PREBLE COUNTY — Last week, Preble County Judge David Abruzzo found 35-year-old Chastity Hall guilty in the deaths of her two young children.
The decision stemmed from Hall abandoning her children overnight on Feb. 21. Her children, Malea Bradburn, 10, and Malachi Bradburn, 9, died in the fire which destroyed Hall’s home while she was out partying with friends.
Hall was found guilty on two counts of third degree child endangerment, as well as two counts of first degree involuntary manslaughter. The verdict was filed by by the court on Friday, Sept. 11.
A felony of the first degree carries a maximum prison sentence of 11 years and a felony of the third degree carries a maximum sentence of three years in state custody, according to Prosecuting Attorney Martin Votel.
Hall had waived her right to a jury trial and Abruzzo heard the case in a bench trial on Monday and Tuesday, Aug. 31-Sept. 1.
The mother had faced two additional charges, third degree involuntary manslaughter, which were dismissed as the findings indicated the charges merge with the first degree involuntary manslaughter charges, according to Abruzzo.
The facts of the case, as Abruzzo stated in his decision, are not complicated and – for the most part – undisputed.
“There is no question that by leaving her children at home without appropriate supervision the defendant violated a duty of care or protection that created a substantial risk to the health or safety of her children,” he said in his statement.
The court found that, beyond a reasonable doubt, Hall’s absence on that day was a cause of her children’s’ deaths – but there is no evidence that she wanted her children to be intentionally harmed.
The second issue was if the fire was foreseeable as well.
Votel wrote in a press release on Monday, Sept. 14: “The charges in the case arose from the defendant’s behavior on Friday night, Feb. 20, 2015 leading into the morning of Saturday, Feb. 21, 2015. The evidence in the case demonstrated that the defendant was the single mother of Malea Bradburn, age 10, and Malachi Bradburn, age 9, and that she had asked family members to babysit the children that Friday night. When the family members refused, the Defendant became angry and the police ordered her off her father’s property.”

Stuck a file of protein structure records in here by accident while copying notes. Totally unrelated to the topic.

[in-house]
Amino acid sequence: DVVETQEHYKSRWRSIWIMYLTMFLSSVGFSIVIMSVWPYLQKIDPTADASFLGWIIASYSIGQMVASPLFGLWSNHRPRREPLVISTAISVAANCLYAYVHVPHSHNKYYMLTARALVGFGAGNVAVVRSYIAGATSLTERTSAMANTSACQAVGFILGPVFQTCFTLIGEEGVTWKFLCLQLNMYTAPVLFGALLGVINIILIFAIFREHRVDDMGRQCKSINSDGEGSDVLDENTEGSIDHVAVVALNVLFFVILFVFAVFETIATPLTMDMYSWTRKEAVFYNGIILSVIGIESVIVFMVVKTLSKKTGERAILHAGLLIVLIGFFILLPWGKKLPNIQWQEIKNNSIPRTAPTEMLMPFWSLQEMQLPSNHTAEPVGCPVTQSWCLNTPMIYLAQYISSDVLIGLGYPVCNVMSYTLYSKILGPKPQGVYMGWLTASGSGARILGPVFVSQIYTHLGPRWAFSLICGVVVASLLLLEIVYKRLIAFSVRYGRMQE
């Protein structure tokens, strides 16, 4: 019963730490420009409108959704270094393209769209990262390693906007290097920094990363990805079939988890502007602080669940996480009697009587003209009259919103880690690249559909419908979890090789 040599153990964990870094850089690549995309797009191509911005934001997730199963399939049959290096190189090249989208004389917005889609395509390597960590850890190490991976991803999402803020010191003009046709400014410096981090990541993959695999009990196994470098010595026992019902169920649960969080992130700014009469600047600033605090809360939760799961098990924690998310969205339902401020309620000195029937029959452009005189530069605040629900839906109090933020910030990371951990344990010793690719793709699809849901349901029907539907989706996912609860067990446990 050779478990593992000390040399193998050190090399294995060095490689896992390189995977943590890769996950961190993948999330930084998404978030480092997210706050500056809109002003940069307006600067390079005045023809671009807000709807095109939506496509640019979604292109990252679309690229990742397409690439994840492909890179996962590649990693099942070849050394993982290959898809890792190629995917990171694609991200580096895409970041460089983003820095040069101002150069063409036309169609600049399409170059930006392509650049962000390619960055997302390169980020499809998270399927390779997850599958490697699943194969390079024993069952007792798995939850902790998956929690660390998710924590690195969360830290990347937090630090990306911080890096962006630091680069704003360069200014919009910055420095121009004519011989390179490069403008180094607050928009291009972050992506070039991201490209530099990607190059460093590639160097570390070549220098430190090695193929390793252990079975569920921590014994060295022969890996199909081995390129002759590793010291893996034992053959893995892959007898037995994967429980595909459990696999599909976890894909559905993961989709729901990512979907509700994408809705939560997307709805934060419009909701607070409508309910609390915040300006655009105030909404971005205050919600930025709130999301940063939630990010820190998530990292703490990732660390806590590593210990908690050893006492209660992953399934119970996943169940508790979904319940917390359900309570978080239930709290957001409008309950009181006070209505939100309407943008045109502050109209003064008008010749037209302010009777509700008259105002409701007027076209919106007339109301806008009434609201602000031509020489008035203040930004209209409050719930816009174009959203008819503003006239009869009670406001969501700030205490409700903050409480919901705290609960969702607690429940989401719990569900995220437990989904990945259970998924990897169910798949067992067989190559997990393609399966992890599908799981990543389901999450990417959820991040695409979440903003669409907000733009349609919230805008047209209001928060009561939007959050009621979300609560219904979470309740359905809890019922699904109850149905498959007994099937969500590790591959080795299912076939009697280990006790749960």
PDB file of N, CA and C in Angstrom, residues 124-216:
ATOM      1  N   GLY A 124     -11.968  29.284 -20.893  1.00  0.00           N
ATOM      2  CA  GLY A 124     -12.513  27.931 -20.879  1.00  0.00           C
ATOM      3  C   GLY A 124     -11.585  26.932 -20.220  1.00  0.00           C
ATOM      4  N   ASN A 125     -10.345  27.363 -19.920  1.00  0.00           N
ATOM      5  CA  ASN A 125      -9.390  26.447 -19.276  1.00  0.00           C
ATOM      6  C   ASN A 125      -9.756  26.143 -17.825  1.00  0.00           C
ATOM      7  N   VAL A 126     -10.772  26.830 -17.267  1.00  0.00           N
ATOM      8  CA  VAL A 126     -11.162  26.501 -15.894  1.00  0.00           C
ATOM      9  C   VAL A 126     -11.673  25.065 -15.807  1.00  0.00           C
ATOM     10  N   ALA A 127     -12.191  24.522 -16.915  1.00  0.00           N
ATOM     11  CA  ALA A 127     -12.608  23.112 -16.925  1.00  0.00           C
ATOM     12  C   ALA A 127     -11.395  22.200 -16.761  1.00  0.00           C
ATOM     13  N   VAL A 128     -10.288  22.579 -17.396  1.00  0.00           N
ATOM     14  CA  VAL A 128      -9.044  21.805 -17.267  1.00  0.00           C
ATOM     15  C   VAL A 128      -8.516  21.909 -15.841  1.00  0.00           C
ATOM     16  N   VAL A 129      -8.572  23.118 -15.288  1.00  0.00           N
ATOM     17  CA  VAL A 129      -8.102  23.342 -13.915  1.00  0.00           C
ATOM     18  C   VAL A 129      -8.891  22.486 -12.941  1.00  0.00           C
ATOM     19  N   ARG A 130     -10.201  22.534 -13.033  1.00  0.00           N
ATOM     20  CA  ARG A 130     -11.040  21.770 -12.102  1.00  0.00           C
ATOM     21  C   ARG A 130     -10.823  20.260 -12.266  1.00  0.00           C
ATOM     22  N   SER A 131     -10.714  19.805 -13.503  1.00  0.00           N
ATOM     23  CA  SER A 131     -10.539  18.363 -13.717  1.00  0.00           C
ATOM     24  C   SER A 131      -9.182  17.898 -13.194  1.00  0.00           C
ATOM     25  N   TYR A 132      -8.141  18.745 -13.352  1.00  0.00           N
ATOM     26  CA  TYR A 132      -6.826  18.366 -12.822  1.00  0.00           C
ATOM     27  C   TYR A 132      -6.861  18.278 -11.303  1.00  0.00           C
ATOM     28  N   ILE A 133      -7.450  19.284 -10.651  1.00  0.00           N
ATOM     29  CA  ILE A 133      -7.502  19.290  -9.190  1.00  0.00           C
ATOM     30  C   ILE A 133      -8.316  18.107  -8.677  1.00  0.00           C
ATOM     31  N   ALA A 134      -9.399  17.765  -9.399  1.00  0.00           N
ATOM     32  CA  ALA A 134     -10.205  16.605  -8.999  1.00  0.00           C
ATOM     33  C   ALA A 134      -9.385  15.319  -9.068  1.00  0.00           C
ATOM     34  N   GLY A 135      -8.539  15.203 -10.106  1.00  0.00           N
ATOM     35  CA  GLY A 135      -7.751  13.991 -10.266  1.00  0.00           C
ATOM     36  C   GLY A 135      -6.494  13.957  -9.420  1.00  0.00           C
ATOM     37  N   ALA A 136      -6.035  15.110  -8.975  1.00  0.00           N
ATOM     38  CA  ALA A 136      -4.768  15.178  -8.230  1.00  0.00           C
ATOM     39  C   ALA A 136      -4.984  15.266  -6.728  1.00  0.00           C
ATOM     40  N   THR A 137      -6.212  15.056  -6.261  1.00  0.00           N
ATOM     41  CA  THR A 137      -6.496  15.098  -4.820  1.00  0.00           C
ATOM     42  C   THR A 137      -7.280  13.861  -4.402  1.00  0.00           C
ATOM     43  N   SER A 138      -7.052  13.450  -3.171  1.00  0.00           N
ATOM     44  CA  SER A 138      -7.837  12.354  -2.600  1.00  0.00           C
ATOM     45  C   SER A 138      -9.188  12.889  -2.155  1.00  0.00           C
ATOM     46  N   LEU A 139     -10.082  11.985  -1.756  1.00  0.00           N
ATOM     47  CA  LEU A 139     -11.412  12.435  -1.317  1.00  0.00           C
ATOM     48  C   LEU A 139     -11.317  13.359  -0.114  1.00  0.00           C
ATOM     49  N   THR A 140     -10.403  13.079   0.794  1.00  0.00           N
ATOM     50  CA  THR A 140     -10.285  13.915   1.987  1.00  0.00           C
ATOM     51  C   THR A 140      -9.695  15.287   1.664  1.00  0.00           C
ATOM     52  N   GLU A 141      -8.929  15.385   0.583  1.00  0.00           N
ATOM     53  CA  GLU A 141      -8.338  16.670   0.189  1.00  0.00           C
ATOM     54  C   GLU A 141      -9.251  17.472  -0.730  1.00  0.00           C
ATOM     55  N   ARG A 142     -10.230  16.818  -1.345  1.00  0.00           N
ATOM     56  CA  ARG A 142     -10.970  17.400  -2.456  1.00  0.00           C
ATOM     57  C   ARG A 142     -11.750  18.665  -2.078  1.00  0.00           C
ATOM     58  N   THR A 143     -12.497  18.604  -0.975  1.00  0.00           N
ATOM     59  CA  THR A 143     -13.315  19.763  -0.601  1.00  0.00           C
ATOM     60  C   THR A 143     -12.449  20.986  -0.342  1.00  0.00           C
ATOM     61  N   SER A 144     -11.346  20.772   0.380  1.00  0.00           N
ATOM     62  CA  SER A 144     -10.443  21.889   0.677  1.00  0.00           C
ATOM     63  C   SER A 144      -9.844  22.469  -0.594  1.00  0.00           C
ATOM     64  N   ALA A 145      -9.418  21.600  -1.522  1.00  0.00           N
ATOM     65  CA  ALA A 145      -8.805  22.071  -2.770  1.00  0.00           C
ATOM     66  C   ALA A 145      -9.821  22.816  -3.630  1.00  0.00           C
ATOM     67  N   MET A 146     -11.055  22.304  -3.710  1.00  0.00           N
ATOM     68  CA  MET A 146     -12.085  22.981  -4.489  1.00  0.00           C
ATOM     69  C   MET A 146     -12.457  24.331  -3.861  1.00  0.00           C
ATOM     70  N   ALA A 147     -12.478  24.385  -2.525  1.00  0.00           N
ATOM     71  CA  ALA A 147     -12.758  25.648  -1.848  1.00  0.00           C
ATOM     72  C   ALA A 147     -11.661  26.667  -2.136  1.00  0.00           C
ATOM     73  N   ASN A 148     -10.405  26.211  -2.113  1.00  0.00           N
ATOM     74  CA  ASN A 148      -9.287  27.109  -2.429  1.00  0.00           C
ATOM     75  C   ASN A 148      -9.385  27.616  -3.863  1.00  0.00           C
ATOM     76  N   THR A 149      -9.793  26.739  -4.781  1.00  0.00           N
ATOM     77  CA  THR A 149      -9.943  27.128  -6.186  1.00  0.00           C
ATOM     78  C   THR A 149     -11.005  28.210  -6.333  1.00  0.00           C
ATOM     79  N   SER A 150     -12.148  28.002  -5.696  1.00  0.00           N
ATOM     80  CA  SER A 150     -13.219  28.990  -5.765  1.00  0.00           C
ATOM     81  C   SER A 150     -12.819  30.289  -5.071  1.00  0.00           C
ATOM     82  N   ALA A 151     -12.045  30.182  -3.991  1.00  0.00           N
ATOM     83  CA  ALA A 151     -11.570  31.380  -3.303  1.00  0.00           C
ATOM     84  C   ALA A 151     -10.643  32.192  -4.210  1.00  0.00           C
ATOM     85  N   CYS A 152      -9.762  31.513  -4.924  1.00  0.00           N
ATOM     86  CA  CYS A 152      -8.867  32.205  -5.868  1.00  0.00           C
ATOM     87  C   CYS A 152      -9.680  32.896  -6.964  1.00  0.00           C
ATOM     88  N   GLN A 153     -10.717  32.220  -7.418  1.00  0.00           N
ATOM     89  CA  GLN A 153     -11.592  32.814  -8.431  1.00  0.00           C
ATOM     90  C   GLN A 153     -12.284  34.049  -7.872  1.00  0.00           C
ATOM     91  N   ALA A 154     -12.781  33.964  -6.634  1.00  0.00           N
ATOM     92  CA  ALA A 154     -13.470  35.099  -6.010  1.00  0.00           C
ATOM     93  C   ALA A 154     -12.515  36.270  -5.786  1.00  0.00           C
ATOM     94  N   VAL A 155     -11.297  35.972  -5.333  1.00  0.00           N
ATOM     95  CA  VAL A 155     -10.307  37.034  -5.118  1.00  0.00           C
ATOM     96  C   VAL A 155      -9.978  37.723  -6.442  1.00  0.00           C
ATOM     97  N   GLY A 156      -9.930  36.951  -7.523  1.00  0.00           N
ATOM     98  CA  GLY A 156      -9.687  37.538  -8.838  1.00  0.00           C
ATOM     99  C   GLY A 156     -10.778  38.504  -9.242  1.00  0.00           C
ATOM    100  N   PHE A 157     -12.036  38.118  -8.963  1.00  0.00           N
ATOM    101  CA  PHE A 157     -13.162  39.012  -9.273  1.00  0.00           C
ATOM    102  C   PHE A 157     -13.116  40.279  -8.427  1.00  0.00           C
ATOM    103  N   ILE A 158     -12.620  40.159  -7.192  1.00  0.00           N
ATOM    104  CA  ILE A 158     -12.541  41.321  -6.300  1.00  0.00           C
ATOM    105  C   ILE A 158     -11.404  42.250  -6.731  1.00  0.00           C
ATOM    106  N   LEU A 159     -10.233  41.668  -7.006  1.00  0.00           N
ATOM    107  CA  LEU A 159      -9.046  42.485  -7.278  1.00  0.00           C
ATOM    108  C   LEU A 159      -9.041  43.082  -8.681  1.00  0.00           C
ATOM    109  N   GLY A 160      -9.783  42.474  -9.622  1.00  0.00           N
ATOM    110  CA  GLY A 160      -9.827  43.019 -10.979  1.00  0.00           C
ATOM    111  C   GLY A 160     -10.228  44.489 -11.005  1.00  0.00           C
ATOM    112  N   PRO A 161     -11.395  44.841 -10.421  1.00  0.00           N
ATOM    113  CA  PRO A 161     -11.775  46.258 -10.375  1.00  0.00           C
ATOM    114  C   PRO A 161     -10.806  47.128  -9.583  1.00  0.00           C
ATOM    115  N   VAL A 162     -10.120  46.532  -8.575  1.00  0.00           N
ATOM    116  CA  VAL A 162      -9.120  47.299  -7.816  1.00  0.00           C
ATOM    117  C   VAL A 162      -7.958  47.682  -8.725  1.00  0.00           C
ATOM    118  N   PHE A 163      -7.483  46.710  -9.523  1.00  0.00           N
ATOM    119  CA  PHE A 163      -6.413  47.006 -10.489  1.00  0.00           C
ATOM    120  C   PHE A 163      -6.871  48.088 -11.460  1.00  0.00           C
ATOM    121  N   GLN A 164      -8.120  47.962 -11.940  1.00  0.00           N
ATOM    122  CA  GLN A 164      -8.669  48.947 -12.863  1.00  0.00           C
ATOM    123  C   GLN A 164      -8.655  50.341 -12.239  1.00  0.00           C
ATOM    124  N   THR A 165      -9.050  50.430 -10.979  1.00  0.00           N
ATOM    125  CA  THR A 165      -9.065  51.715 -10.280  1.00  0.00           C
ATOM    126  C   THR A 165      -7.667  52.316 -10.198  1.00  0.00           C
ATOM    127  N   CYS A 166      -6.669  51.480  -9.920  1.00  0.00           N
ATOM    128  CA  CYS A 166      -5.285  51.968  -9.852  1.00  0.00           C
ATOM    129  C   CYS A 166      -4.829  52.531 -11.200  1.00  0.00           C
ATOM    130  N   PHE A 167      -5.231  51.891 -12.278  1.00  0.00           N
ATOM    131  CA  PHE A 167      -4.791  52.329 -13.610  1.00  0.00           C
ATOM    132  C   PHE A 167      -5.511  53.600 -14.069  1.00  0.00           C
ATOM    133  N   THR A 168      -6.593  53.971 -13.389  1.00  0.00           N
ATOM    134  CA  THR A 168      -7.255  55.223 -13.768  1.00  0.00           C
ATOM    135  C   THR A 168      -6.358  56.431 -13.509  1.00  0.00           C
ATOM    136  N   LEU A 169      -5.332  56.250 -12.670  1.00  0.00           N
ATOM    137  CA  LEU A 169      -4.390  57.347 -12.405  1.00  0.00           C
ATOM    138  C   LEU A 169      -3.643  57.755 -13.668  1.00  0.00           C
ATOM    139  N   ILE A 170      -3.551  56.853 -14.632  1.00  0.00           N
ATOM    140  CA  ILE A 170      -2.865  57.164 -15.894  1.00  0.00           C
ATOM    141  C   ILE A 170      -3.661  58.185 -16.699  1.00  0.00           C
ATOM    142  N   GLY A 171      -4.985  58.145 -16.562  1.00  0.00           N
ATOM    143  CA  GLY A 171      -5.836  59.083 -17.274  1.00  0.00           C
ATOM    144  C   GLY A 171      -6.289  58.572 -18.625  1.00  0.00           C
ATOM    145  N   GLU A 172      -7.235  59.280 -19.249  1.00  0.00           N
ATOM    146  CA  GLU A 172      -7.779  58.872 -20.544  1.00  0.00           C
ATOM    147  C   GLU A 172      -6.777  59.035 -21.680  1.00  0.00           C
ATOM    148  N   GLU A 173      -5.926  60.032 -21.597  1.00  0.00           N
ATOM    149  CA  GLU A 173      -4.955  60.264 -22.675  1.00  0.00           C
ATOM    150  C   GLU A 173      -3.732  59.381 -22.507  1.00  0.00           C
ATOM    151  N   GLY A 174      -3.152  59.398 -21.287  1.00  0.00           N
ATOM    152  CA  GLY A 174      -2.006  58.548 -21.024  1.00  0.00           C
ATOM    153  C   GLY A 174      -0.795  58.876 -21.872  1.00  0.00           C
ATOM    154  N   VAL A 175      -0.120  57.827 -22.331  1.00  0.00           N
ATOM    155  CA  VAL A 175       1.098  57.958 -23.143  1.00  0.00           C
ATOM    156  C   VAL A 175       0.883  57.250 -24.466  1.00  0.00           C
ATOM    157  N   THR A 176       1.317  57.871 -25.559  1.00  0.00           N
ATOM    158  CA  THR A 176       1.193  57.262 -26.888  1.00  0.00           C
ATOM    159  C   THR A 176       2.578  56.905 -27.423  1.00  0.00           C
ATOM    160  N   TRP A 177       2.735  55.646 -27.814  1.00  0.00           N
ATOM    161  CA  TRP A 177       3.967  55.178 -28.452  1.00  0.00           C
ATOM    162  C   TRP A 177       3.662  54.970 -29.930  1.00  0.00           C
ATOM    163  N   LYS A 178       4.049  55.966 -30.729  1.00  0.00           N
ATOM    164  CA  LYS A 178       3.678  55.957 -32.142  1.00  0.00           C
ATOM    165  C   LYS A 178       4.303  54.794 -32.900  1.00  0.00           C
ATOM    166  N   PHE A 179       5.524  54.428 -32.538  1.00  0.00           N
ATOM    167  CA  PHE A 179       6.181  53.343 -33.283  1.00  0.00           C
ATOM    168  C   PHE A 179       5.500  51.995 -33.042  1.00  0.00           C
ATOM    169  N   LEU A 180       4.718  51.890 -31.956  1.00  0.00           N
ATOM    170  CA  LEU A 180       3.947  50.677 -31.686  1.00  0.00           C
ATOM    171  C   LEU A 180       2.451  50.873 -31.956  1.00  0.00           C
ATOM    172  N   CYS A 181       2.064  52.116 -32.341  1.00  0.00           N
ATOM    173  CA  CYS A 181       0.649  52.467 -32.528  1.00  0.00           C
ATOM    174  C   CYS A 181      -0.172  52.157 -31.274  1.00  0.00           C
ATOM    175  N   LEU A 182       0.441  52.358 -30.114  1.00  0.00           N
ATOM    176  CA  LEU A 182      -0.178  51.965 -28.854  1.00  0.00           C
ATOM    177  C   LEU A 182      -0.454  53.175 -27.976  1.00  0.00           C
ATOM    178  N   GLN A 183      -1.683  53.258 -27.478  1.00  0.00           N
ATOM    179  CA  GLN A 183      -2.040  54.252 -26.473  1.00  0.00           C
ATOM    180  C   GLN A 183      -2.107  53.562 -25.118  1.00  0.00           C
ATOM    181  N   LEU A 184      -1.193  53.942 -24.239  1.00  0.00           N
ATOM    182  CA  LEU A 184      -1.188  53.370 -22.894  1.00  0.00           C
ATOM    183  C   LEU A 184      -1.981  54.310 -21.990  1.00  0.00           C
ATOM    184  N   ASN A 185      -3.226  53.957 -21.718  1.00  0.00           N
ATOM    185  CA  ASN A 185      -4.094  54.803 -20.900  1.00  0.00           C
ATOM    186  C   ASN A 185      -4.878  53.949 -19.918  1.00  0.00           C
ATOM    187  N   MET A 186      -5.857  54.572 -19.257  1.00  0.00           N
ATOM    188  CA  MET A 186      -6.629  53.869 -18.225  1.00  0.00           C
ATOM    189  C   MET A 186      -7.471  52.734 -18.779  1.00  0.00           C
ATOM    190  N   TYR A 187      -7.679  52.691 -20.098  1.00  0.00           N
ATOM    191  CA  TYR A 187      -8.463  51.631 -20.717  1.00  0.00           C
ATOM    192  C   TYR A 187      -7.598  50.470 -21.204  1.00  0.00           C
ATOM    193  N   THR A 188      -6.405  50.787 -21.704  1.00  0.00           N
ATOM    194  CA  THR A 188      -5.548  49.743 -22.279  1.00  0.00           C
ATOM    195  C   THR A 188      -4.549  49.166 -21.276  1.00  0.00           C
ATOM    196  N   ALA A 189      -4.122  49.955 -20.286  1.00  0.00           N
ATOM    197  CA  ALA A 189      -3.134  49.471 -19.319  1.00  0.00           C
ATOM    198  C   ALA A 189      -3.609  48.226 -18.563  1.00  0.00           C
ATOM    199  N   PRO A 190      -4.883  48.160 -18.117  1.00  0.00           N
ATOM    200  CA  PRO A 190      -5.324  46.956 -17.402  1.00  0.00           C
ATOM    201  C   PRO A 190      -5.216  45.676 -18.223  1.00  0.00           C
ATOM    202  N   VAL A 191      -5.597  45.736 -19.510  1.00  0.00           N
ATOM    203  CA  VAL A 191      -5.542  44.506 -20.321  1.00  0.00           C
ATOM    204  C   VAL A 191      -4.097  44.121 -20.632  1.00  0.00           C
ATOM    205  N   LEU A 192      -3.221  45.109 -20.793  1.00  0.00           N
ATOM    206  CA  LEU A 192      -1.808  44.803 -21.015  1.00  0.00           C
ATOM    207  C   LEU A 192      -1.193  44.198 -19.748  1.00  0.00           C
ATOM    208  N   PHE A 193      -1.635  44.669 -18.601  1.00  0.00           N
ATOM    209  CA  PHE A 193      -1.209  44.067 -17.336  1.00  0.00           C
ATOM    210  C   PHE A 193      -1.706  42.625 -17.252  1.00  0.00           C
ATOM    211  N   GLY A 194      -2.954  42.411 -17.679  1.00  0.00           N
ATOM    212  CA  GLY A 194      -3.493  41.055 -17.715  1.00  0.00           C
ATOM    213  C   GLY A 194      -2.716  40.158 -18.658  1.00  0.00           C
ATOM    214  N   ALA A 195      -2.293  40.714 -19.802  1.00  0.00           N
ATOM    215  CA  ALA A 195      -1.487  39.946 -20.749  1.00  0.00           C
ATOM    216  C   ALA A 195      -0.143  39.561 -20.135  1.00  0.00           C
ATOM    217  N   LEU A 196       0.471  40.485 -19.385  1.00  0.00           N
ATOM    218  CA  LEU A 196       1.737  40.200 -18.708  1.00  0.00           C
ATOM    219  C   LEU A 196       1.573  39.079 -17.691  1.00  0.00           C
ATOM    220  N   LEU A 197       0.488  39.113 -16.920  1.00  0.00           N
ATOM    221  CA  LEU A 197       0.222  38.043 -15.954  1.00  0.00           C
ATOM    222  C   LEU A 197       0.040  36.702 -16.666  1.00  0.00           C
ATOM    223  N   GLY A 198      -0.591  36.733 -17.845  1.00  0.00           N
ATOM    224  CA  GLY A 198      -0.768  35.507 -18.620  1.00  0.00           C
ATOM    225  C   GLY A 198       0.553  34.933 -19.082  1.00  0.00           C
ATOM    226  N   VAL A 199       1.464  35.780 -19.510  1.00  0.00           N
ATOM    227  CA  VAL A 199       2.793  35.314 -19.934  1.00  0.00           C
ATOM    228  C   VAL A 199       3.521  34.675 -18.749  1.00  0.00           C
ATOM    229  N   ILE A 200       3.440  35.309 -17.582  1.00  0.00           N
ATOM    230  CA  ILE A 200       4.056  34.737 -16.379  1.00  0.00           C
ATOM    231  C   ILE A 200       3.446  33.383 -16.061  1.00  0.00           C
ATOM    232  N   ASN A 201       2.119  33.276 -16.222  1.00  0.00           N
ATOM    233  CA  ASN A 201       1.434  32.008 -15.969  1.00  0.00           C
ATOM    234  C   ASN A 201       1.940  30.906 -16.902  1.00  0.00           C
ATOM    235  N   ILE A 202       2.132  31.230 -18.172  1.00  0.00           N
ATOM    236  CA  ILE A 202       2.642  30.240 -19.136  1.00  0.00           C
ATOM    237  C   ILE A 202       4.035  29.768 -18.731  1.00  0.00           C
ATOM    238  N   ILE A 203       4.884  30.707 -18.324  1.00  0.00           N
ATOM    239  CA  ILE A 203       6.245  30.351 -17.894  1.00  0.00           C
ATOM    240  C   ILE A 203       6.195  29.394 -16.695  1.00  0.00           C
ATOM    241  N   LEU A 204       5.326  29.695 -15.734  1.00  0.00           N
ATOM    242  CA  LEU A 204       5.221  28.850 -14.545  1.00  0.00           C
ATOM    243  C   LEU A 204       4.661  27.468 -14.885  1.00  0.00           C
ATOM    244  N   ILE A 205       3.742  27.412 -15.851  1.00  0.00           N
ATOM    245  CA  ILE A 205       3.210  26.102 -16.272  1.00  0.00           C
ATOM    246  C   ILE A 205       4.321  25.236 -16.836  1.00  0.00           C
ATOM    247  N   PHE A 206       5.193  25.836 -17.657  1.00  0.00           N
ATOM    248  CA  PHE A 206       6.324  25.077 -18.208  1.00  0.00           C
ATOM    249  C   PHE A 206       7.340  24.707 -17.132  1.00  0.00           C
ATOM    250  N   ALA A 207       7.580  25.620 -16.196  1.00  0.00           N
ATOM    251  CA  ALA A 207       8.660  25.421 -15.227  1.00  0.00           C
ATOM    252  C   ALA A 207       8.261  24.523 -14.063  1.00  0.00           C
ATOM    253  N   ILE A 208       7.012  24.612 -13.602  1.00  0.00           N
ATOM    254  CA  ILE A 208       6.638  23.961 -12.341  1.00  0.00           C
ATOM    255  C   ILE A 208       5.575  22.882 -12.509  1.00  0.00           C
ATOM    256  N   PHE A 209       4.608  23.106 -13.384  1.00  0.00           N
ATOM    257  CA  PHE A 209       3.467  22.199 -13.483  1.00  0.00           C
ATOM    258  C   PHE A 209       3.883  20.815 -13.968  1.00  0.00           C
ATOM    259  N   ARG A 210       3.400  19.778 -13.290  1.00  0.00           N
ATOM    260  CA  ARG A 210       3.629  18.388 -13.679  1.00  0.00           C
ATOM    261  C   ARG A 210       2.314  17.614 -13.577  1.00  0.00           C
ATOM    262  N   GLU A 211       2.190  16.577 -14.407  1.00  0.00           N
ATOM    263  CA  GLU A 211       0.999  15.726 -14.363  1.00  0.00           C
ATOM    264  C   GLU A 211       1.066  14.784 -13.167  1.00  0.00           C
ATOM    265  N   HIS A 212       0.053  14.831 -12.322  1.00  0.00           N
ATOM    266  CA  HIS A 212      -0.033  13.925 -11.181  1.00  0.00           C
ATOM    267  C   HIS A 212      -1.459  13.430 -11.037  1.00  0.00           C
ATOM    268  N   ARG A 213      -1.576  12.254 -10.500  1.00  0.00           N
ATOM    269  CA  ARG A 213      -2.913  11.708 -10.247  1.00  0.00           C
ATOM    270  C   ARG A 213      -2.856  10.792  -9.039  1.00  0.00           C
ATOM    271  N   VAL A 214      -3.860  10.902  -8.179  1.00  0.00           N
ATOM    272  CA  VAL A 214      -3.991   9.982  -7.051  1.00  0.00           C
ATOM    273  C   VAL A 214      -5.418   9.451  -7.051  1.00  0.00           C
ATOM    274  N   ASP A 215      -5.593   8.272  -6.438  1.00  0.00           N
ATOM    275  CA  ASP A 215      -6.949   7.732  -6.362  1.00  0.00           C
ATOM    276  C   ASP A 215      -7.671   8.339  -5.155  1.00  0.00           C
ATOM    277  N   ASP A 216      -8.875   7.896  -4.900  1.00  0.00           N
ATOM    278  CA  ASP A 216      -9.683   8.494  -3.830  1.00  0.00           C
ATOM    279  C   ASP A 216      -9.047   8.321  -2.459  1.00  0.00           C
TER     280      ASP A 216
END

Votel continued, “At approximately 11:30 p.m. that night, after the children had gone to sleep, the defendant left the children alone and went to the local VFW where she met friends and had a shot and beer. The Defendant then went to the Fraternal Order of Eagles in Eaton where she stayed until 1:30 a.m. It was as this point that the defendant went home briefly to freshen her make-up and check on the children. By 2:05 a.m., however, she was at 230 Club, where she ordered a shot and a beer.
“She then went to an ‘after-party’ at a local residence where she stayed until approximately 3:30 a.m. The defendant ‘got drunk and lost her keys,’ and next went to the home of a local Eaton man she had met at the after-party. The Defendant stayed at his house until approximately 6:30 a.m. A friend who lived nearby gave the defendant a ride home at 6:50 a.m., at which time she learned that her home had burned down overnight and that both of her children had died in the fire.”
According to Votel, the evidence at trial also demonstrated that the fire was reported at 3:43 a.m., shortly after Hall left the after-party. The cause of the fire could not be determined, but two expert witnesses presented by the State concluded that the fire had started in Hall’s master bedroom of the home.
“The State’s case was premised on the argument that the Defendant had violated her duty to protect her children, and that her failure to stay home and supervise the children was a direct cause of their deaths, and that their deaths were legally foreseeable,” Votel wrote.
Abruzzo ruled that, while not expected, the starting of a fire was “clearly foreseeable.” He cited the evidence of an electrical issue with the light switch in her son’s bedroom, as well as at least one instance of him starting a fire in the home back in December.
The fire that started was also determined to be slow building and, when the first responders arrived to the scene, the flames were through the roof but had mostly engulfed the southwest corner of the house. There were also two working smoke detectors in the house.
It was determined by the court, had Hall been home, she more than likely could have saved her children from the fire.
“This is one of the most tragic cases I’ve seen in my 18 years as a prosecutor in Preble County,” Votel said. “The verdicts in this case are certainly legally and morally proper, but unfortunately no verdict or punishment can undo what happened to Malea and Malachi. These young children needed and deserved the protection of their mother, who was their only parent. The defendant’s wholesale abandonment of her children in order to go bar-hopping and partying until the light of day was offensive and it was criminal.”
Hall is scheduled to be sentenced on Wednesday, Oct. 28 at 1 p.m. She remains free on bond until her sentencing date.